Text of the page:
Goblin Interstitial: The most powerful DM tool at your disposal.

So, throughout my tenure as a DM, I’ve garnered a few tricks of the trade that make my job just a little bit easier. I’m feeling charitable, so I’ll let you in on the biggest innovation in gaming since the to-hit roll. It may seem a little crass, but the sheer brilliance of it will blow your mind.

Are you reading intently by now?

Steal anything you can get by your players. And a few things you can’t.

I occasionally challenge myself to see just how much I can do to stretch immersion. If you wanted to say, slip the entire plot of Fight Club into your game. Do it. I have. It’s actually really easy, depending on how subtle you are, and just how many in your group have seen it. If I were to approach my players with “You hear the sounds of a scuffle around the corner. If you choose to follow it, you find a young half elf exchanging blows with apparently no one”. That immediately draws the whole group in. As soon as they learn that his name is Tyaldur Denn and that he runs the soapmakers guild/laundry, the players who have the movie fresh in their minds might get a little suspicious, and when he invites them to a secret club that meets in the laundry basement, that’s when the rest of the alarm bells will go off. The subtlety comes in when you space out this information, perhaps even over a session or two, at that point, by the time the jig is up, they rest of the players will look at you with a collection of looks that either say “this man is the cleverest guy on the planet”, or they’ll look as if you just told a really bad pun (and who doesn’t secretly love puns?). Either way, by this point, you’ve still given them an interesting set up, and from there, you can decide whether or not to stick to the movie, or throw them a curveball (hint, use the curveball. Keep those sons-of guessing). You’ve got whole universes of fiction to pilfer. Your players can’t have read all of them.

RPGs are the best medium for idea stealing. It’s not like anyone’s going to sue you over adding Gollum to your D&D game. Have some fun with it. Some call these “references”, or say they were simply “inspired by” a certain work. I say I just stole an entire dungeon from the ending scene of Freddi-Fish 3, and I’m extremely happy about it. Who the hell remembers that game besides me? They aren’t going to notice. Plus, saying I stole something of that type makes me feel like Carmen Sandiego. She stole locations too. and she loved it. Don’t you want to be like Carmen Sandiego? No? Liar.

If you’re not too amazed by my DMing savvy, and aren’t currently preoccupied scraping your brains off of the wall behind you, leave a comment or find me on twitter at @GoblinGilmartin and harass me. I don’t mind. I’ll get back to movie reviews shortly. I just need a LOT of time to recover from that last one…

Goblin Interstitial: Gaming Philosophy

I really need to play more D&D. Or any RPG for that matter, but I don’t have the schedule for it. My work schedule isn’t overtaxing, but it’s erratic enough to break up any ambient creative energies that might try to coalesce.

RPGs and I have an interesting relationship. I’ve known about them virtually my entire life (thanks Dexter’s Lab and Disney’s Recess!). I want to say I never actually role-played in any real form (besides regular childhood stuff) until high school, but that isn’t quite true. In Elementary school, I had a friend who was a big fan of the Deltora Quest book series. I hadn’t read them at that point, and he would sort of…run me through the books, as if I was the main character, Leif. it was neat.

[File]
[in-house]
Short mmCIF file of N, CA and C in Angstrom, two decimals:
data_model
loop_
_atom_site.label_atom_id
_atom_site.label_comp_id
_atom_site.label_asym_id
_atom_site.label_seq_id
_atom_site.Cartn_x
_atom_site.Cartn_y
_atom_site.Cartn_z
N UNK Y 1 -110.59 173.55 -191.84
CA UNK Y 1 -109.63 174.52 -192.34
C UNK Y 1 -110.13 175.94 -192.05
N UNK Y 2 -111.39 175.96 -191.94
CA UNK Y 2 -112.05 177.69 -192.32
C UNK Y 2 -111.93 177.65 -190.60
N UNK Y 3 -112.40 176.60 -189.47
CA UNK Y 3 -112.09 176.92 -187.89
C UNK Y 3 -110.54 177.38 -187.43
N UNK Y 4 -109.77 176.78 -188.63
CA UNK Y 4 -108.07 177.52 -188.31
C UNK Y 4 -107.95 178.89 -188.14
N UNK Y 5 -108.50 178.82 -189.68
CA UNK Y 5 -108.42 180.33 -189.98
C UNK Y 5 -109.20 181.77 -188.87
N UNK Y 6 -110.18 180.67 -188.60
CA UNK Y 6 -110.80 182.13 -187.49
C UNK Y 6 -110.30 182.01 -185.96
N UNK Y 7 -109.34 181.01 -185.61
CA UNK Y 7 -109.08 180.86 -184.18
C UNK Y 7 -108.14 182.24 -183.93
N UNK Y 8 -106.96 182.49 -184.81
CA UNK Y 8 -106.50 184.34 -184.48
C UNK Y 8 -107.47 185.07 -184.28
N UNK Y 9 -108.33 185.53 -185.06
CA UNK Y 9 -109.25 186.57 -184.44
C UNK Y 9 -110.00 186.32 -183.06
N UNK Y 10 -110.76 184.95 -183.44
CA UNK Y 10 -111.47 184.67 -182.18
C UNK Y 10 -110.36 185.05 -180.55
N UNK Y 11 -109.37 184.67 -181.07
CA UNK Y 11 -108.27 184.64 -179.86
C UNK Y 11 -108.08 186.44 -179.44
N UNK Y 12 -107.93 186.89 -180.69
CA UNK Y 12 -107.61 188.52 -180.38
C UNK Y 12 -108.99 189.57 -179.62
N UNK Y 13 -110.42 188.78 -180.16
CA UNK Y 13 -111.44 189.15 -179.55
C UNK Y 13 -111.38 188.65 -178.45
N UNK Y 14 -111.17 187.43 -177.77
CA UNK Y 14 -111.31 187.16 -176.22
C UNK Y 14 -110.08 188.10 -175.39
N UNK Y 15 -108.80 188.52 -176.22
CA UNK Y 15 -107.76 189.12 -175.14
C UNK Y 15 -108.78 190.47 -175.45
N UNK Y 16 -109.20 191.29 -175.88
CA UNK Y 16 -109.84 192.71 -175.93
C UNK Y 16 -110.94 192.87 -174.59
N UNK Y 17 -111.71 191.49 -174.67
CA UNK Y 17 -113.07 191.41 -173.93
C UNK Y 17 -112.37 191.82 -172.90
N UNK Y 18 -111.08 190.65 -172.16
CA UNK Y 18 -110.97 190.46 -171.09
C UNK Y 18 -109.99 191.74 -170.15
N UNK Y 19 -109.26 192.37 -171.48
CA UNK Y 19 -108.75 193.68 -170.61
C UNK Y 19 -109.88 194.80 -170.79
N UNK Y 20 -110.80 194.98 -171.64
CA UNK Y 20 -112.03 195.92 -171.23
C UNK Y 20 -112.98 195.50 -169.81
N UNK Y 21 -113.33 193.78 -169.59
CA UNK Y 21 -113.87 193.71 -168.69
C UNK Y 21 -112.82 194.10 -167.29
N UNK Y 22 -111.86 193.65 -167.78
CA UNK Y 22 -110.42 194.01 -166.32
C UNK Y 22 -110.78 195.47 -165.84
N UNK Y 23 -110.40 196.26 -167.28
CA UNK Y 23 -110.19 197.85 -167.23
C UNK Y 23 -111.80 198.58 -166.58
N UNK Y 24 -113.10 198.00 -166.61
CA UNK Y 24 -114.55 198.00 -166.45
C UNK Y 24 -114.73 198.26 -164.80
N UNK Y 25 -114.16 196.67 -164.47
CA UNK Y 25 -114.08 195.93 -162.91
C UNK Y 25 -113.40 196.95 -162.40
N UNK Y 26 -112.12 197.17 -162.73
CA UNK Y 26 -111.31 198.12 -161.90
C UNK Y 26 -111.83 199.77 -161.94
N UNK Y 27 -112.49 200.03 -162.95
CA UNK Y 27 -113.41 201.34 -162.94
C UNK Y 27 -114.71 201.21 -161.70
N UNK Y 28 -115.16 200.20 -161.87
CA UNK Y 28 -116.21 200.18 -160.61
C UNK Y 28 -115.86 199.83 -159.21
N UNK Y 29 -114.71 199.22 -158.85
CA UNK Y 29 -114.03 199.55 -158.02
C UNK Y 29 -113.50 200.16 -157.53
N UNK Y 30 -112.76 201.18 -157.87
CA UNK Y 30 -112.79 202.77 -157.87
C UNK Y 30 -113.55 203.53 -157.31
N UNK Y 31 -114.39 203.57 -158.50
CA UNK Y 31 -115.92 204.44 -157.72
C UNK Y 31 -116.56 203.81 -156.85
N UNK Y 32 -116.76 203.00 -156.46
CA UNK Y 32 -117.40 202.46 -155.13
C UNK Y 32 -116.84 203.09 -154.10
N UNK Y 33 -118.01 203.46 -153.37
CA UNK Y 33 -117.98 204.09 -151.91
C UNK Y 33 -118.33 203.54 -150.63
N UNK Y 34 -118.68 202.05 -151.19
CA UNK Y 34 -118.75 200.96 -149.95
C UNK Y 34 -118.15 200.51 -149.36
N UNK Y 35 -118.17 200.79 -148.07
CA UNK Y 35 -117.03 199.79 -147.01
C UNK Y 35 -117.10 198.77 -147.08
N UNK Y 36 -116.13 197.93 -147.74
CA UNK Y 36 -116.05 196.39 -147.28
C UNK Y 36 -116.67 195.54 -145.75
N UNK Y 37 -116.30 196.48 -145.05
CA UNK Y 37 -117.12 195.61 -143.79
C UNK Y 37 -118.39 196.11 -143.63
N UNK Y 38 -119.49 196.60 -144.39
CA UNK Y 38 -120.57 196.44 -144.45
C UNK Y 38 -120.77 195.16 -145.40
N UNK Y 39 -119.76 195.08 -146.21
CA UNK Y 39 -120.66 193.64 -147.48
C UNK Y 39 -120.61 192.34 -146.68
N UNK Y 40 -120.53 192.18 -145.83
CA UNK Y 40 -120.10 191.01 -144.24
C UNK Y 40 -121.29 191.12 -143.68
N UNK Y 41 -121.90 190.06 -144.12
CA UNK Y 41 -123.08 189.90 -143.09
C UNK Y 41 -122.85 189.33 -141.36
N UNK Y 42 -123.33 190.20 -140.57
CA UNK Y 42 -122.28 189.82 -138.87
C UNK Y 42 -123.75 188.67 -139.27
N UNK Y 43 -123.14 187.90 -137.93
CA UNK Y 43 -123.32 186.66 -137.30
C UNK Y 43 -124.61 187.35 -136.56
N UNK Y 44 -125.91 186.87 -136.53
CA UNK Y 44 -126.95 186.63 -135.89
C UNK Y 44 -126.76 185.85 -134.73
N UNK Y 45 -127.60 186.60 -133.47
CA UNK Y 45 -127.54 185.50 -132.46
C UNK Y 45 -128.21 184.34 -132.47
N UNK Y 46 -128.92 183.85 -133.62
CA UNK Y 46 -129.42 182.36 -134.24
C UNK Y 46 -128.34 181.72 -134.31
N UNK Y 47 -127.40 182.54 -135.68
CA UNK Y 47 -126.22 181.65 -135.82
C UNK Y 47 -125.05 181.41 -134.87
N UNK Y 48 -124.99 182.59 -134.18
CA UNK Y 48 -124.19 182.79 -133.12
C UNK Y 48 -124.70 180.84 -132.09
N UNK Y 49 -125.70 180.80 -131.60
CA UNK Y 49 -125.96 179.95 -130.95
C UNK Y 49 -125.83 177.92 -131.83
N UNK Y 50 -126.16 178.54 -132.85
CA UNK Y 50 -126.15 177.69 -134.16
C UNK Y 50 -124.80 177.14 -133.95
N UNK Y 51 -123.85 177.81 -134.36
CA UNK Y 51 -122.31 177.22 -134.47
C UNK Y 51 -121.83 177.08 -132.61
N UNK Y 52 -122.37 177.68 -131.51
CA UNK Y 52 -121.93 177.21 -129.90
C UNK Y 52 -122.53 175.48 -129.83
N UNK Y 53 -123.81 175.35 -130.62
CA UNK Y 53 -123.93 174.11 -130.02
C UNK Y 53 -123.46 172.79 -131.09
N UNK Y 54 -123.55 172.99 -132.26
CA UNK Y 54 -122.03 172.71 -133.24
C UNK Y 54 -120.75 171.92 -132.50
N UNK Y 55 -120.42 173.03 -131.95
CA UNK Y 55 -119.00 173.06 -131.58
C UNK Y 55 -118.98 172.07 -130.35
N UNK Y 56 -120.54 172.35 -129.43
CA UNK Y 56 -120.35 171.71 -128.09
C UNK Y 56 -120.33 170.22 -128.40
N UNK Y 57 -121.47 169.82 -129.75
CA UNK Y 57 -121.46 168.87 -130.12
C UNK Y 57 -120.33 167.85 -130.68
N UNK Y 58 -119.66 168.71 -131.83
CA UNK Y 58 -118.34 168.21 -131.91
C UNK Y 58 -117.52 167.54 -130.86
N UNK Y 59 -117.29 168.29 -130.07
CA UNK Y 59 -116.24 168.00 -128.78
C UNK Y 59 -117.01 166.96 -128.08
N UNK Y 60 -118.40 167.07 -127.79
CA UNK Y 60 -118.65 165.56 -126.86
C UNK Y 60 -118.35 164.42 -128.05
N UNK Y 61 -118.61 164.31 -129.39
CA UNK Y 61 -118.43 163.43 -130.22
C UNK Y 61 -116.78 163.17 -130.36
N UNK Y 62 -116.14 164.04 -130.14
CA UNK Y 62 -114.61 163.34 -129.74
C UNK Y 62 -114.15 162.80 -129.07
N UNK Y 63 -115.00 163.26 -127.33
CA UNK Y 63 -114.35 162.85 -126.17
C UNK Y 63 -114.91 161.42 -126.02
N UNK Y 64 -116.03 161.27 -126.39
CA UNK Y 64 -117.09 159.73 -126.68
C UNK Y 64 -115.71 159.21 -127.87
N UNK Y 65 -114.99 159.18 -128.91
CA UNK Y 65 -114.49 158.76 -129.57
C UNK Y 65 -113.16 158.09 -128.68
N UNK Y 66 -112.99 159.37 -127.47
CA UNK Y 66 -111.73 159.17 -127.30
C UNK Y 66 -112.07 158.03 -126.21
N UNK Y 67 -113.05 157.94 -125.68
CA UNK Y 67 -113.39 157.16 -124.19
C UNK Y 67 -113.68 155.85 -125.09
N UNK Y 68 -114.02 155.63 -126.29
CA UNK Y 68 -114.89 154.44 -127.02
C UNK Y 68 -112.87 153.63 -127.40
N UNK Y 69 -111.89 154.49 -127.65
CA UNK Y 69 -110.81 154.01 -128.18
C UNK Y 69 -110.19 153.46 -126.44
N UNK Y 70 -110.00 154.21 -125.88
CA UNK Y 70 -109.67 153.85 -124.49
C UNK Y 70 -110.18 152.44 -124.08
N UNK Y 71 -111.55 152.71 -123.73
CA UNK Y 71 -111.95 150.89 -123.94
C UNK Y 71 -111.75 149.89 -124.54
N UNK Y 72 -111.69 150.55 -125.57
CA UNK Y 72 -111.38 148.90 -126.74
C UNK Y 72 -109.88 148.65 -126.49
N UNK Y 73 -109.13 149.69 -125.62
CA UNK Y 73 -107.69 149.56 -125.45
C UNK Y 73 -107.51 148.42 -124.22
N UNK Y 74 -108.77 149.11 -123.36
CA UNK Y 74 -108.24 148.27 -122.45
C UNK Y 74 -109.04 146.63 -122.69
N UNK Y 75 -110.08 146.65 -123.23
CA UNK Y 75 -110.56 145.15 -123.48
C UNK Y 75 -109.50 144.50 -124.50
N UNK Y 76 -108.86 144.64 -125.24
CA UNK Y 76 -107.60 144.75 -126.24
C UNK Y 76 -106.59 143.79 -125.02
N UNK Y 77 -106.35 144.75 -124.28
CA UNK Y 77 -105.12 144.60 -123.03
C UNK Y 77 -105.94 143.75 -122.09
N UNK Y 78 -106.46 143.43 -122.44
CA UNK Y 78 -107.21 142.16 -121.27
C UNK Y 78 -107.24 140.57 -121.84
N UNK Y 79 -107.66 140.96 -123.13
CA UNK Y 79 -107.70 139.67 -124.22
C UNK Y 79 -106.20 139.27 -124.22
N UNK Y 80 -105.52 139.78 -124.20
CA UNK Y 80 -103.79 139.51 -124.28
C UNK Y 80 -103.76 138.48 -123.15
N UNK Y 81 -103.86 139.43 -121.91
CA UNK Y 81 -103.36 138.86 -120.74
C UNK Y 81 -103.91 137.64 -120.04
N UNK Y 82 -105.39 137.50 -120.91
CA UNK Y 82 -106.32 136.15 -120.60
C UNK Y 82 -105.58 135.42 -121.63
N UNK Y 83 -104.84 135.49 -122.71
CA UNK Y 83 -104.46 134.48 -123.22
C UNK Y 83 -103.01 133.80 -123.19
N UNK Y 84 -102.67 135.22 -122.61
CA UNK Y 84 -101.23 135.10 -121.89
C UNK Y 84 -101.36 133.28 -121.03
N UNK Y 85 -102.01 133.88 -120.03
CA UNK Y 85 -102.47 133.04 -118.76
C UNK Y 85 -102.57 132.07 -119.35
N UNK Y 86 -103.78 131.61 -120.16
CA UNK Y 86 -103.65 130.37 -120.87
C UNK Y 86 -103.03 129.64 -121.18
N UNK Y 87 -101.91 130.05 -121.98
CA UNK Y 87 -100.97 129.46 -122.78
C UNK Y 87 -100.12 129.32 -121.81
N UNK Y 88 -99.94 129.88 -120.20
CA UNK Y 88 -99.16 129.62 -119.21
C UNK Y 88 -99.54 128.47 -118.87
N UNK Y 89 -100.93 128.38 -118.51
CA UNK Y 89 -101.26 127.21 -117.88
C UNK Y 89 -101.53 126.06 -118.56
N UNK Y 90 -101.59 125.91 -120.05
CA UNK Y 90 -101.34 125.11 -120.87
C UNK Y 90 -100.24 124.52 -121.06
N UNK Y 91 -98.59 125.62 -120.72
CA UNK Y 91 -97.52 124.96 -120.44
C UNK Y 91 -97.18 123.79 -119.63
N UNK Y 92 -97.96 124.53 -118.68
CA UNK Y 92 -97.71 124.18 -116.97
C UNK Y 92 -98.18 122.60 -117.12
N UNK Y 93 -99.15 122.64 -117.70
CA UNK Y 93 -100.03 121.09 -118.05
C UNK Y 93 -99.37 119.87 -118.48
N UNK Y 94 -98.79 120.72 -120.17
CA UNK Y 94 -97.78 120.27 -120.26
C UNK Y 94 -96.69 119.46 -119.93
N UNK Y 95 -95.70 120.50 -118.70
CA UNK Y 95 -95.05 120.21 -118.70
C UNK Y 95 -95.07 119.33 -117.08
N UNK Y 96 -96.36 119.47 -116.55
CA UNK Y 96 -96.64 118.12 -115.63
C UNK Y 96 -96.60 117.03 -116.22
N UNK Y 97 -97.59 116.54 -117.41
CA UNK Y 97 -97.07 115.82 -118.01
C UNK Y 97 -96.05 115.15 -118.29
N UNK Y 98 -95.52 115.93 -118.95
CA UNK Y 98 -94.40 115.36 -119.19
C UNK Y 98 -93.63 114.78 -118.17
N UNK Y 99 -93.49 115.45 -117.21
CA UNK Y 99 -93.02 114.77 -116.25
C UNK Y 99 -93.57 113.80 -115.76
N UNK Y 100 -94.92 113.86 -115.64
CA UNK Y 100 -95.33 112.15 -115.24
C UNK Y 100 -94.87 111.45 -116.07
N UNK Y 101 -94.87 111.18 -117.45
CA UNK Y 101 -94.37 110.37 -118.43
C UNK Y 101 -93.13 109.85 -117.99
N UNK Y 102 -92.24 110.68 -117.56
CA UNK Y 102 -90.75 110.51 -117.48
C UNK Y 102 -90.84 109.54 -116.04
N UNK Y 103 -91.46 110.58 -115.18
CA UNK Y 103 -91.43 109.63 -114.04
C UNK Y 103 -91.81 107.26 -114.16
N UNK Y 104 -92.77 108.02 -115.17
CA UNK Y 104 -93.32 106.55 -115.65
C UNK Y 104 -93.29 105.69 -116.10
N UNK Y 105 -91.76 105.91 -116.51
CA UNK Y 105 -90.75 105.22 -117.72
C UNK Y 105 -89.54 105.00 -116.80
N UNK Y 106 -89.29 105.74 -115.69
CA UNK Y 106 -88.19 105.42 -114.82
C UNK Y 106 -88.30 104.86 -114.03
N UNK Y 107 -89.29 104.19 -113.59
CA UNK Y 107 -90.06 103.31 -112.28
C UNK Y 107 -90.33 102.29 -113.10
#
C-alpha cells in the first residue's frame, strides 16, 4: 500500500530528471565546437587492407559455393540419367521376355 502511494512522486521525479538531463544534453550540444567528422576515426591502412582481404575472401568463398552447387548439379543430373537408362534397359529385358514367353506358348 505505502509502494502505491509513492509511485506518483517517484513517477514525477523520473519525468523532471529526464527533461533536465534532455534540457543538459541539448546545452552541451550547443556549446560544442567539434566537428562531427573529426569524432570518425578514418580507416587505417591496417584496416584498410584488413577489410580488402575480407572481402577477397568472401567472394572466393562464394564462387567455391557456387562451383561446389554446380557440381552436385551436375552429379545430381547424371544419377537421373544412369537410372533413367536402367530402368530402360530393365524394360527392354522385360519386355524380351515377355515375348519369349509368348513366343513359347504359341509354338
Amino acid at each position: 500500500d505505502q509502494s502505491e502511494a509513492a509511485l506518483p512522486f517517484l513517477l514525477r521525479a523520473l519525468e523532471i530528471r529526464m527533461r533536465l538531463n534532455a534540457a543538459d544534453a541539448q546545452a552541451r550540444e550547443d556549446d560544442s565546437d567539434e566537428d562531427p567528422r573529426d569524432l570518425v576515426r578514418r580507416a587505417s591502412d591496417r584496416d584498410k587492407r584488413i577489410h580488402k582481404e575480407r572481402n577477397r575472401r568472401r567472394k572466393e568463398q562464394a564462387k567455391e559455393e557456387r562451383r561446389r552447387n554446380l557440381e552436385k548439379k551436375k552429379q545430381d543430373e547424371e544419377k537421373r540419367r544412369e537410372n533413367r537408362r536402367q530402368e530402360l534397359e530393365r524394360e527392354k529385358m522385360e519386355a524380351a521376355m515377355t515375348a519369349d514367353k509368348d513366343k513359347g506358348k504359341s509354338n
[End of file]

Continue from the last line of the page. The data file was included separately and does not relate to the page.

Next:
In high school, I went through a couple of different “I’m not part of the group” phases. One of the phases was me asking my best (and pretty much only) friend if we should try playing D&D. I GMPC’d the first game, and I can still remember my first character, a Turban-wearing, battleaxe-wielding sorcerer named Jack Redwave. I convection roasted an Owlbear. And don’t even get me started on what my friend’s monk did.

One thing that I’ve held pretty true is that story should always be a pretty important part of RPGs. You can thank Hickman, Weiss, and Salvatore for that. I’ve been a really avid reader my entire life (sometimes to the detriment of other things), and the “flow” of a story has always been the most interesting part of RPGs.

As the Pathfinder game that kicked me out can tell you, I’m not that great a player. I refused to turtle before every single room in the dungeon and I always wanted to do things the “clever” way, plus I get really bored waiting for “my turn”. My real passion is running games, where I can worldbuild, create interesting characters on the regular, and be constantly interacting with the rest of the people at the table.

My favorite method of DMing is pretty spontaneous. I read through a lot of the books, and then I create a list of “Cool Stuff” to use. Example:

  • A good-aligned lich living in the walls of an old church
  • An assassin dryad ninja who is out for revenge for the death of her sister
  • A ship graveyard that was turned into an independent  floating city

And then I lead the players in the direction of one of said cool things. Often just as waypoints on a larger journey, but it makes the world seem that much bigger.

As far as the entire scope of a campaign goes, I honestly can’t help you. I’ve got a confession.

I’ve never “finished” an RPG. Ever. I’ve been playing for almost 7 years, and I’ve never had a game come to a satisfying conclusion, or even a conclusion at all. They’ve always been interrupted. It’s frankly depressing.

I always plan these epic journeys where the characters have interesting things happen to them, they defeat a big bad, maybe even get a girl or two, but I’ve never even taken a party over level 7.

If anyone has some interesting stories they’d like me to share for them about their D&D experiences, email them to me. If I like them, I’ll post them here.